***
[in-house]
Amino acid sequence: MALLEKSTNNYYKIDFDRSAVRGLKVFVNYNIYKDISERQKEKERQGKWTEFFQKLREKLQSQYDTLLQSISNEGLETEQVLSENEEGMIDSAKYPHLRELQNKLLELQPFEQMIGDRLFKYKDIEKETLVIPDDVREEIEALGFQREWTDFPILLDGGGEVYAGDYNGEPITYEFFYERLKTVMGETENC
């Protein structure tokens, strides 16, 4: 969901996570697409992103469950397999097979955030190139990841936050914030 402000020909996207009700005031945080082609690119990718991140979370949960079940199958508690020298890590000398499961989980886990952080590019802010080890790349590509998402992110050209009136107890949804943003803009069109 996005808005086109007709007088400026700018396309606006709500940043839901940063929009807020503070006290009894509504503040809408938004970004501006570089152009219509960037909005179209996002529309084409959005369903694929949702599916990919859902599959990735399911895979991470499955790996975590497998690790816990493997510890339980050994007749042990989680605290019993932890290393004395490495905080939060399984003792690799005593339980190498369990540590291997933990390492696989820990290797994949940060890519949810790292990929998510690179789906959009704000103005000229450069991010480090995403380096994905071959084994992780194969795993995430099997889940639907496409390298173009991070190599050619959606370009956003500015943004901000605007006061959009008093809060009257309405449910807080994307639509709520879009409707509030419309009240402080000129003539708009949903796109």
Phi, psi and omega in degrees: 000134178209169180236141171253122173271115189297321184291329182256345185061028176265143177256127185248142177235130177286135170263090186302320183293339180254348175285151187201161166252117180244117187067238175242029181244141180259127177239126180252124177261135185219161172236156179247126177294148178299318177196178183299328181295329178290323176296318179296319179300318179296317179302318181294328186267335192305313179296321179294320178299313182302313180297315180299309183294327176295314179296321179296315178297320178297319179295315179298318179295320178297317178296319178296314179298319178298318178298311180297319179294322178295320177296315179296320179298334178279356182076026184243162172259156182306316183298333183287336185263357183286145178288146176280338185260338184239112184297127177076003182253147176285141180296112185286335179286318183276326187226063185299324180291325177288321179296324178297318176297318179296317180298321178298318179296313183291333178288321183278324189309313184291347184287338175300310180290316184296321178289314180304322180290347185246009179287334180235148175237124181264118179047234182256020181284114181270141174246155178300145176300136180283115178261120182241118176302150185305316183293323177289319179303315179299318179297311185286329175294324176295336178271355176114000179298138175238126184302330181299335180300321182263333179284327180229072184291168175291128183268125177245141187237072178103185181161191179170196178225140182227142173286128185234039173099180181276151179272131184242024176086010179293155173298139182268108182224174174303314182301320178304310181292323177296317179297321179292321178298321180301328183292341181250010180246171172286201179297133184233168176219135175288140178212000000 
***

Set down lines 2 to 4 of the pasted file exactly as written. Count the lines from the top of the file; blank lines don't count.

Amino acid sequence: MALLEKSTNNYYKIDFDRSAVRGLKVFVNYNIYKDISERQKEKERQGKWTEFFQKLREKLQSQYDTLLQSISNEGLETEQVLSENEEGMIDSAKYPHLRELQNKLLELQPFEQMIGDRLFKYKDIEKETLVIPDDVREEIEALGFQREWTDFPILLDGGGEVYAGDYNGEPITYEFFYERLKTVMGETENC
């Protein structure tokens, strides 16, 4: 969901996570697409992103469950397999097979955030190139990841936050914030 402000020909996207009700005031945080082609690119990718991140979370949960079940199958508690020298890590000398499961989980886990952080590019802010080890790349590509998402992110050209009136107890949804943003803009069109 996005808005086109007709007088400026700018396309606006709500940043839901940063929009807020503070006290009894509504503040809408938004970004501006570089152009219509960037909005179209996002529309084409959005369903694929949702599916990919859902599959990735399911895979991470499955790996975590497998690790816990493997510890339980050994007749042990989680605290019993932890290393004395490495905080939060399984003792690799005593339980190498369990540590291997933990390492696989820990290797994949940060890519949810790292990929998510690179789906959009704000103005000229450069991010480090995403380096994905071959084994992780194969795993995430099997889940639907496409390298173009991070190599050619959606370009956003500015943004901000605007006061959009008093809060009257309405449910807080994307639509709520879009409707509030419309009240402080000129003539708009949903796109």
Phi, psi and omega in degrees: 000134178209169180236141171253122173271115189297321184291329182256345185061028176265143177256127185248142177235130177286135170263090186302320183293339180254348175285151187201161166252117180244117187067238175242029181244141180259127177239126180252124177261135185219161172236156179247126177294148178299318177196178183299328181295329178290323176296318179296319179300318179296317179302318181294328186267335192305313179296321179294320178299313182302313180297315180299309183294327176295314179296321179296315178297320178297319179295315179298318179295320178297317178296319178296314179298319178298318178298311180297319179294322178295320177296315179296320179298334178279356182076026184243162172259156182306316183298333183287336185263357183286145178288146176280338185260338184239112184297127177076003182253147176285141180296112185286335179286318183276326187226063185299324180291325177288321179296324178297318176297318179296317180298321178298318179296313183291333178288321183278324189309313184291347184287338175300310180290316184296321178289314180304322180290347185246009179287334180235148175237124181264118179047234182256020181284114181270141174246155178300145176300136180283115178261120182241118176302150185305316183293323177289319179303315179299318179297311185286329175294324176295336178271355176114000179298138175238126184302330181299335180300321182263333179284327180229072184291168175291128183268125177245141187237072178103185181161191179170196178225140182227142173286128185234039173099180181276151179272131184242024176086010179293155173298139182268108182224174174303314182301320178304310181292323177296317179297321179292321178298321180301328183292341181250010180246171172286201179297133184233168176219135175288140178212000000 